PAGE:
In A Visit to Strangers, Gladys Swan's characters inhabit slightly alien, off-center worlds as they struggle to achieve some sort of permanence or stability. Strangeness of situation, environment, and relationship prevents them from taking refuge in worn-out pieties and false values.
There are no easy solutions. Several stories portray disenchanted people who have failed to commit themselves at key moments and end up abandoning their lives to "the stream . . . in which lost things lie." But in others, direct interaction with strangers offers enlightenment to the characters, who are often strangers to themselves.
Images drawn from the visual arts suggest the inevitable attempt to fix upon some unchanging essence beneath or within the flux of time, a point of solidity upon which the characters seek to secure their identities. Thus Rich in "Lucking Out" struggles to create an art of the contemporary moment that carries something of the amazement he feels when he goes to Italy and finds himself in "the stunning midst" of what the Renaissance had to offer. And a young woman in "Portrait" discovers that she lacked the vision to live out the promise of her youth, captured by a painter in her portrait. It appears that those who can re-create themselves through the imagination in the process of meeting strangeness have the best chance to evolve. In "The Afternoon of the Pterodactyl," a young boy, Robert, preparing for a school report, contemplates the metamorphosis of a lizard to a bird and, in the process, sees how to adapt to the new domestic situation that his mother's boyfriend, Paul, presents.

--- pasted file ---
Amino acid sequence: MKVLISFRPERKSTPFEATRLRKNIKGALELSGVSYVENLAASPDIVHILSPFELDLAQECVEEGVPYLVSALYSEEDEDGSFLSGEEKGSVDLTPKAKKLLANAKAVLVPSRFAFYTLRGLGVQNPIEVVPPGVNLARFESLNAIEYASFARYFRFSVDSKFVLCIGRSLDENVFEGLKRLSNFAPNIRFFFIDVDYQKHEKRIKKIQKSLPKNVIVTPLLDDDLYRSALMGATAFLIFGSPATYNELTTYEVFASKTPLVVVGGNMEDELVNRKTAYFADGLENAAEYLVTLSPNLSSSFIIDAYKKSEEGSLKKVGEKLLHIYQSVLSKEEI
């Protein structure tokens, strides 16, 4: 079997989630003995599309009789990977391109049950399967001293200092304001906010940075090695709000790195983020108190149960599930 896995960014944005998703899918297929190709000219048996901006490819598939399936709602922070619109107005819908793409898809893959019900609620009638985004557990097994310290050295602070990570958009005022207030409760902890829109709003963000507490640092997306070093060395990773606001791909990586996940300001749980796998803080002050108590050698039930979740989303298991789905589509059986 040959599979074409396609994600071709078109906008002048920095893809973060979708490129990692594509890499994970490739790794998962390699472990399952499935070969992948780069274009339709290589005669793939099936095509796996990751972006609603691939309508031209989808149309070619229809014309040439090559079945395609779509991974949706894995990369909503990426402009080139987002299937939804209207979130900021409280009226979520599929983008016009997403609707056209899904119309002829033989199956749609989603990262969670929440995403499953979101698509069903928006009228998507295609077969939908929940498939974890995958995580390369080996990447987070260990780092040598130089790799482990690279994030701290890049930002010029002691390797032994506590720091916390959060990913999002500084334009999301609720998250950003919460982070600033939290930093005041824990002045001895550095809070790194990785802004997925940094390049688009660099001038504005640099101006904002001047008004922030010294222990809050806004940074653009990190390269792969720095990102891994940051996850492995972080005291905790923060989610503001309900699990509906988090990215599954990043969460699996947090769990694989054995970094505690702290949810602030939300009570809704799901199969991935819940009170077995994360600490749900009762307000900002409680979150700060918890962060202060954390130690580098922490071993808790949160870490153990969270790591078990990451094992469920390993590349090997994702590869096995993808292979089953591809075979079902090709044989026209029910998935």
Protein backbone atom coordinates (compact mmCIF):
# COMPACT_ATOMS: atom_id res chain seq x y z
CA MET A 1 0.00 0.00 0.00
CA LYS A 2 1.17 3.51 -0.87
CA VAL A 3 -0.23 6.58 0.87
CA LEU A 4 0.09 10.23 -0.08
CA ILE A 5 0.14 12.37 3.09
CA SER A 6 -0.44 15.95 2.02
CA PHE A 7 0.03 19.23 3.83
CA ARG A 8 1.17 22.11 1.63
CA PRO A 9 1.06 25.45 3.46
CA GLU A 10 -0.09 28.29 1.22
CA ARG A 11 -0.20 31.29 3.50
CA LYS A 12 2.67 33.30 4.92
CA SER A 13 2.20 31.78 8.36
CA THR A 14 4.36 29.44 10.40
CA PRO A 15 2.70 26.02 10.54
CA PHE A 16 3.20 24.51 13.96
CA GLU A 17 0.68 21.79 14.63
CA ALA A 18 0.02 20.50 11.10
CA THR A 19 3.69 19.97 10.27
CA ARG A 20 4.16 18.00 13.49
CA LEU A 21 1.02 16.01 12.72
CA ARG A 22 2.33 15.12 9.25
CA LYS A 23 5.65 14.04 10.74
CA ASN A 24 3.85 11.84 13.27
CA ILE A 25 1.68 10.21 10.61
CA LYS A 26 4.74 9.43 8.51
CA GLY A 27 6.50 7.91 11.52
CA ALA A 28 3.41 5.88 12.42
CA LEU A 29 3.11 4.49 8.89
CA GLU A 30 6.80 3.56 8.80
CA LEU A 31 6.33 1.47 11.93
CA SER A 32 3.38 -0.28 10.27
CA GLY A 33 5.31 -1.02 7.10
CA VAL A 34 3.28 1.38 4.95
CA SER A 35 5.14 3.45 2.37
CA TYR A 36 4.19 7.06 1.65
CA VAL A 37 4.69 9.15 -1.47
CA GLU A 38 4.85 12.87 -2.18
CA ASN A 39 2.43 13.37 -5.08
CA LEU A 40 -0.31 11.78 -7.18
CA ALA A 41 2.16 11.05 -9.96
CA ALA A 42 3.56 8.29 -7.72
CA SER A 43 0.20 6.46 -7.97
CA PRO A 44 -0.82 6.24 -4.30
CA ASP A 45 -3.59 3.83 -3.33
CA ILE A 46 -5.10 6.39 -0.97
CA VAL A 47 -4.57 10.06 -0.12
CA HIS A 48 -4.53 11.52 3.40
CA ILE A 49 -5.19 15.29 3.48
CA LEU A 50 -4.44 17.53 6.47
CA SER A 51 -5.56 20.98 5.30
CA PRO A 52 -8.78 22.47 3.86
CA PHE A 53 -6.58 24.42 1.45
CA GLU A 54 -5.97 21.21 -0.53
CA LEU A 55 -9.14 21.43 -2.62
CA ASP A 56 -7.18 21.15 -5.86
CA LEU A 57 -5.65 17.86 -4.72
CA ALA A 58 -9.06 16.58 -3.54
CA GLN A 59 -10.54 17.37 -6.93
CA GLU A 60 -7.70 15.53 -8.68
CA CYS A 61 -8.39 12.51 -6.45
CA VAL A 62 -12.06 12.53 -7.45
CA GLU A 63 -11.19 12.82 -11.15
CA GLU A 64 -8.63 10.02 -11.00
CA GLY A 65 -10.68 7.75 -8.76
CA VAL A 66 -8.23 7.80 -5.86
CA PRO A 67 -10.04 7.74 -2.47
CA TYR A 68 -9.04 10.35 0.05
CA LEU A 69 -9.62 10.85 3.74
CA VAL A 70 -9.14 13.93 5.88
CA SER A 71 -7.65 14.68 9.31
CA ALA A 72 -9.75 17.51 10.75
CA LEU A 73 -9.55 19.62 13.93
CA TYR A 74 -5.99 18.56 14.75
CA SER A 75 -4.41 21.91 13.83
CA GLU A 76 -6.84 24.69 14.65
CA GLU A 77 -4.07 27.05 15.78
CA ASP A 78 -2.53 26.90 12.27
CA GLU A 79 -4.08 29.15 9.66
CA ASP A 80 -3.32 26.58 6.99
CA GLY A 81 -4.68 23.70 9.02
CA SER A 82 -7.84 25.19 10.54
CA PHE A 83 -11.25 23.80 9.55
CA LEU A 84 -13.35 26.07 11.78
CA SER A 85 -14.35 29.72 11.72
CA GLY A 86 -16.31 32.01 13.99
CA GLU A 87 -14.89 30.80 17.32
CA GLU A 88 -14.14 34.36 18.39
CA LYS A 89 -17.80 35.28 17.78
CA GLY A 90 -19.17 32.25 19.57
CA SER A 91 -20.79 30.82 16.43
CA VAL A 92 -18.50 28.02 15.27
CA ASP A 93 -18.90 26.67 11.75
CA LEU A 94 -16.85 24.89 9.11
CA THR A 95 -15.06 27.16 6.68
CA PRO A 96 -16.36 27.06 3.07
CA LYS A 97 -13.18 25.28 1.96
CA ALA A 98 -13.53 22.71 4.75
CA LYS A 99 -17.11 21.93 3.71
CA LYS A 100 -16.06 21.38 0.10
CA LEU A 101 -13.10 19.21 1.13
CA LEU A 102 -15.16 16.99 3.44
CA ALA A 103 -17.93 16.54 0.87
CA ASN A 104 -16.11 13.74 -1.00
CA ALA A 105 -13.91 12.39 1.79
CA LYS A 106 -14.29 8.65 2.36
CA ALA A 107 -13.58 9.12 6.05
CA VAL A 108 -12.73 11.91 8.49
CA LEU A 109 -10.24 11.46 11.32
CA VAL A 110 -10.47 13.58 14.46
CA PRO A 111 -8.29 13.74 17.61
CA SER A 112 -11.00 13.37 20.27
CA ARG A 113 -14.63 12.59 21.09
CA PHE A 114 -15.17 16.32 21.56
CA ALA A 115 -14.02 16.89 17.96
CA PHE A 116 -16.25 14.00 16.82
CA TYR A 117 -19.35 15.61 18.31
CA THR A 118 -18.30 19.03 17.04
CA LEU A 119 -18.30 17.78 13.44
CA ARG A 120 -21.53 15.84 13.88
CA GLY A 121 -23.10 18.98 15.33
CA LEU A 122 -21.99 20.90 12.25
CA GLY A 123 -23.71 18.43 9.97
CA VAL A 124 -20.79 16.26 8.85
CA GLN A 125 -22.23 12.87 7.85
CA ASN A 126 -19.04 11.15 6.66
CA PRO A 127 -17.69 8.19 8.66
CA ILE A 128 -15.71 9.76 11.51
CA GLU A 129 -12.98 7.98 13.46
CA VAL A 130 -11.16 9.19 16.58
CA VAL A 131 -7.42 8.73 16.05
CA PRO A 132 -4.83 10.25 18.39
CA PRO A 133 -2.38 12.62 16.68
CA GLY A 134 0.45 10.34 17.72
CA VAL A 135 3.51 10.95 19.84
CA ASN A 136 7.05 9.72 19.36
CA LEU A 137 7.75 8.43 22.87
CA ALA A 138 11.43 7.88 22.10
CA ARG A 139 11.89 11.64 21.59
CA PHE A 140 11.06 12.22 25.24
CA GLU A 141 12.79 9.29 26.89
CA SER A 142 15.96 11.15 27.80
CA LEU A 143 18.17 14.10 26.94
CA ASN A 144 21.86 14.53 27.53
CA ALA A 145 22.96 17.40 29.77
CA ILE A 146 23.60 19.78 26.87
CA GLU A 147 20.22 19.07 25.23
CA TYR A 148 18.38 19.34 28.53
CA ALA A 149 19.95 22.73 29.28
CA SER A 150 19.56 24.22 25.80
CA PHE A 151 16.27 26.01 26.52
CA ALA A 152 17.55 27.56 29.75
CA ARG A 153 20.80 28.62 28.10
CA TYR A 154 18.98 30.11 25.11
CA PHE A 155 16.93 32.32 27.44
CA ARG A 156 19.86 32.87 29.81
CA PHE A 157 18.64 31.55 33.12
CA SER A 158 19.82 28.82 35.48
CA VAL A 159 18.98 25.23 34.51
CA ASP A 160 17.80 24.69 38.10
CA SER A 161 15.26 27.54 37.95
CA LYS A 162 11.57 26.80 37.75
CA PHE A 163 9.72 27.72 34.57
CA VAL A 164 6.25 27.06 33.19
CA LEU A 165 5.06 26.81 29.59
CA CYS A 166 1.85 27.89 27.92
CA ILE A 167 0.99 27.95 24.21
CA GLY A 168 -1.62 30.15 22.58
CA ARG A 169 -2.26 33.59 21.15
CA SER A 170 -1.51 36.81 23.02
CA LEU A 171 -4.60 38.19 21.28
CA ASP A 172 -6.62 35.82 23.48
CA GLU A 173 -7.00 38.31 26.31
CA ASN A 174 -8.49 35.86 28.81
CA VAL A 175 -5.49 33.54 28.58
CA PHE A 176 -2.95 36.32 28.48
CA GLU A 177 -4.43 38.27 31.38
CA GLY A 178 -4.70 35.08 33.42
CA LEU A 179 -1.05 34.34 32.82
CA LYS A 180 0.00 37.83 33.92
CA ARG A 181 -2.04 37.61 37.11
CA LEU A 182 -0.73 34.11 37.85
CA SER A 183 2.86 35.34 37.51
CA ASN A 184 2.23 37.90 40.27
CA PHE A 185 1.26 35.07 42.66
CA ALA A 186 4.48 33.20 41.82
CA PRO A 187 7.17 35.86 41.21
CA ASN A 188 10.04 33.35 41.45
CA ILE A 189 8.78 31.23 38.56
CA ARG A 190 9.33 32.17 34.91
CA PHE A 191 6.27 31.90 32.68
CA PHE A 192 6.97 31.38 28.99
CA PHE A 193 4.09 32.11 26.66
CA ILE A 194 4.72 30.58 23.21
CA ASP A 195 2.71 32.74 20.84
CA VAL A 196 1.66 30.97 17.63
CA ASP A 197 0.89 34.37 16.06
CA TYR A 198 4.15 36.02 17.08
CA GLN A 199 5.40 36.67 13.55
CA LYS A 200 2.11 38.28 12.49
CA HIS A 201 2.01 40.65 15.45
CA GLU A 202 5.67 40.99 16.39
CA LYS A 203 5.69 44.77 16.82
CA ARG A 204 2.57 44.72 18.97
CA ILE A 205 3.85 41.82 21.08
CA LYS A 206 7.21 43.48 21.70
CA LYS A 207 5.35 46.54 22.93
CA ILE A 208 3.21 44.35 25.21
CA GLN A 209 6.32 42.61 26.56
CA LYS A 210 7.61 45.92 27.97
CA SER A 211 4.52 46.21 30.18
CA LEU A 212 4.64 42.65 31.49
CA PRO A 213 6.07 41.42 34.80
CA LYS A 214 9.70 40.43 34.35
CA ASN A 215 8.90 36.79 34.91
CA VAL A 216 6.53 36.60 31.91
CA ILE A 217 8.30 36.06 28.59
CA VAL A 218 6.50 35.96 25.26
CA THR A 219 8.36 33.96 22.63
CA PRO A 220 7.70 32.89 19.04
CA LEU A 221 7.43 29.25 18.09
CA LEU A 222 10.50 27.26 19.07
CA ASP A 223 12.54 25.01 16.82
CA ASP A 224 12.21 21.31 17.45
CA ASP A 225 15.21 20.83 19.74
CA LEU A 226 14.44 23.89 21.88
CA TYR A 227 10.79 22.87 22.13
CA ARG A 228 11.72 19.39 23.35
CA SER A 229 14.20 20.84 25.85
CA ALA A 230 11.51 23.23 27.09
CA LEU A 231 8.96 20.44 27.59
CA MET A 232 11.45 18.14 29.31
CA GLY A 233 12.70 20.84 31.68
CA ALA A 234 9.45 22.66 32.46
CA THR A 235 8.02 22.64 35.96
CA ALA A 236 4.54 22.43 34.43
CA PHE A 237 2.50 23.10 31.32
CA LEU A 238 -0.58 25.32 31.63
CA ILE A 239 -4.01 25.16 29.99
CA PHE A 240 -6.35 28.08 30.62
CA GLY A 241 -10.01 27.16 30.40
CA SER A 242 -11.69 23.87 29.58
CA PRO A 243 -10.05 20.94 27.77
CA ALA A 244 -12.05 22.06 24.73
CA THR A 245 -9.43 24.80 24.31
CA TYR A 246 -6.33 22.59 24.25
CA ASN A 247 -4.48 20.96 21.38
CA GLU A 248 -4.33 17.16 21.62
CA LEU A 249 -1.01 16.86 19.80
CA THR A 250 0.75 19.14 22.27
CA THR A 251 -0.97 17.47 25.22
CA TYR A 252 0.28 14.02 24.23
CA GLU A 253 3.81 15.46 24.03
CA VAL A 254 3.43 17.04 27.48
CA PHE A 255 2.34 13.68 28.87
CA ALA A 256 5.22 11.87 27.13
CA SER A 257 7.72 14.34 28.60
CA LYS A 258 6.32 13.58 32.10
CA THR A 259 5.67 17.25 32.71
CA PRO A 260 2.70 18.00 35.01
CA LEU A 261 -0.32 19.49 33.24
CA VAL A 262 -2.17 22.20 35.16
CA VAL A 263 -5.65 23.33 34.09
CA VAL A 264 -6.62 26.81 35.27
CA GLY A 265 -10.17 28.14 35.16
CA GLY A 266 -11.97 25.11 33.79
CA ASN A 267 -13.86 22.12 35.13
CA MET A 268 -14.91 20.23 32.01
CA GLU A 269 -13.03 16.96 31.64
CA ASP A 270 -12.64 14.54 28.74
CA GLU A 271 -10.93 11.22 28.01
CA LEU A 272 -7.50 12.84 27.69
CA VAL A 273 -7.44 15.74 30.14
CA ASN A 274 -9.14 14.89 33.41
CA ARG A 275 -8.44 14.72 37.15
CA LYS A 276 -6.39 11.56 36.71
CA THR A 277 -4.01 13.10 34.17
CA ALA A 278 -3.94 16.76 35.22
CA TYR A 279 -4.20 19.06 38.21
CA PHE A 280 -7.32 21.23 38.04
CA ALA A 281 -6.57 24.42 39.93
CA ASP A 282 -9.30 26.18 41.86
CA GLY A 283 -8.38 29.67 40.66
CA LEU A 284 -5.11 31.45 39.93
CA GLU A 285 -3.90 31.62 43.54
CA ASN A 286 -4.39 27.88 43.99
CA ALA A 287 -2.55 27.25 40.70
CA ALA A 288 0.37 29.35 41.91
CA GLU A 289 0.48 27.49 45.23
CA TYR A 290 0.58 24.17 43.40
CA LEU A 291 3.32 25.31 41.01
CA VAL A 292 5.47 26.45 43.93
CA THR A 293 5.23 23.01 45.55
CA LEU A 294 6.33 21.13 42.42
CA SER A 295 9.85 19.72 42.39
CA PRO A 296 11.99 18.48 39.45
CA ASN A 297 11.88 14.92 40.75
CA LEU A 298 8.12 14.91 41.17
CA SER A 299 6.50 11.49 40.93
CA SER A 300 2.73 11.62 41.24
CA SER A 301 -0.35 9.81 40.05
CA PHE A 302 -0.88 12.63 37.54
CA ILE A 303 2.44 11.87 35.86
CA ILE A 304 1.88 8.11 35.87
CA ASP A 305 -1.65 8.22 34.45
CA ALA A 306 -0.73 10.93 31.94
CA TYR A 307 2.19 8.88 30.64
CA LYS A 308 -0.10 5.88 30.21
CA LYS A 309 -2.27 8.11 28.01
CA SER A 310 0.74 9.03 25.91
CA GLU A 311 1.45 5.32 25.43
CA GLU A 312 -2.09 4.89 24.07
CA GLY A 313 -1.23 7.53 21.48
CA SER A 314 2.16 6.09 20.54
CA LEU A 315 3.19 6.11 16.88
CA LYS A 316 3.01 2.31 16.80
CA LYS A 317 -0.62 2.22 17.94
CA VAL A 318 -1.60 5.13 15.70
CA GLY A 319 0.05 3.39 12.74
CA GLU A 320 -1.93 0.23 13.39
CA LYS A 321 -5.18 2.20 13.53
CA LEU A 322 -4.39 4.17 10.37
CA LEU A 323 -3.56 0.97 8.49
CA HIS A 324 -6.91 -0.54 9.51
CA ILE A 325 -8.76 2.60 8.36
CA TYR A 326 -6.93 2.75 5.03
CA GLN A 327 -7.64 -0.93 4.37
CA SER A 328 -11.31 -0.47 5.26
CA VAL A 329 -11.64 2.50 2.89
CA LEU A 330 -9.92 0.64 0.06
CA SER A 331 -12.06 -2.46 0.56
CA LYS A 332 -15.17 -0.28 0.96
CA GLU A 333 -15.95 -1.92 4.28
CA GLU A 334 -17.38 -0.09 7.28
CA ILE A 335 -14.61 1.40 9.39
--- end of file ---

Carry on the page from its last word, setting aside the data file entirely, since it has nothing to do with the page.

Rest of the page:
Memory also figures heavily in the characters' responses to transitory situations. Queenie Ballmer, the old woman in "Falling Leaves," panics at her children's suggestion of a nursing home. Her surroundings hold her in the present: "It would all be gone then--this room that she kept neat as a pin, the house that Wendell had built, the street with Susie's house across from hers. Her whole life would be blown away like so many leaves, and what could she hold onto then?"
Swan communicates a tenuousness about everything that happens between and among her characters. There's a mix of promise and decay, of ennui and the desire for amazement, as they reexamine their lives, reconcile their pasts, or attempt to reinvent themselves.
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Gladys Swan is Professor of English at the University of Missouri-Columbia. She is the author of two novels and three collections of short stories, which include Do You Believe in Cabeza de Vaca?
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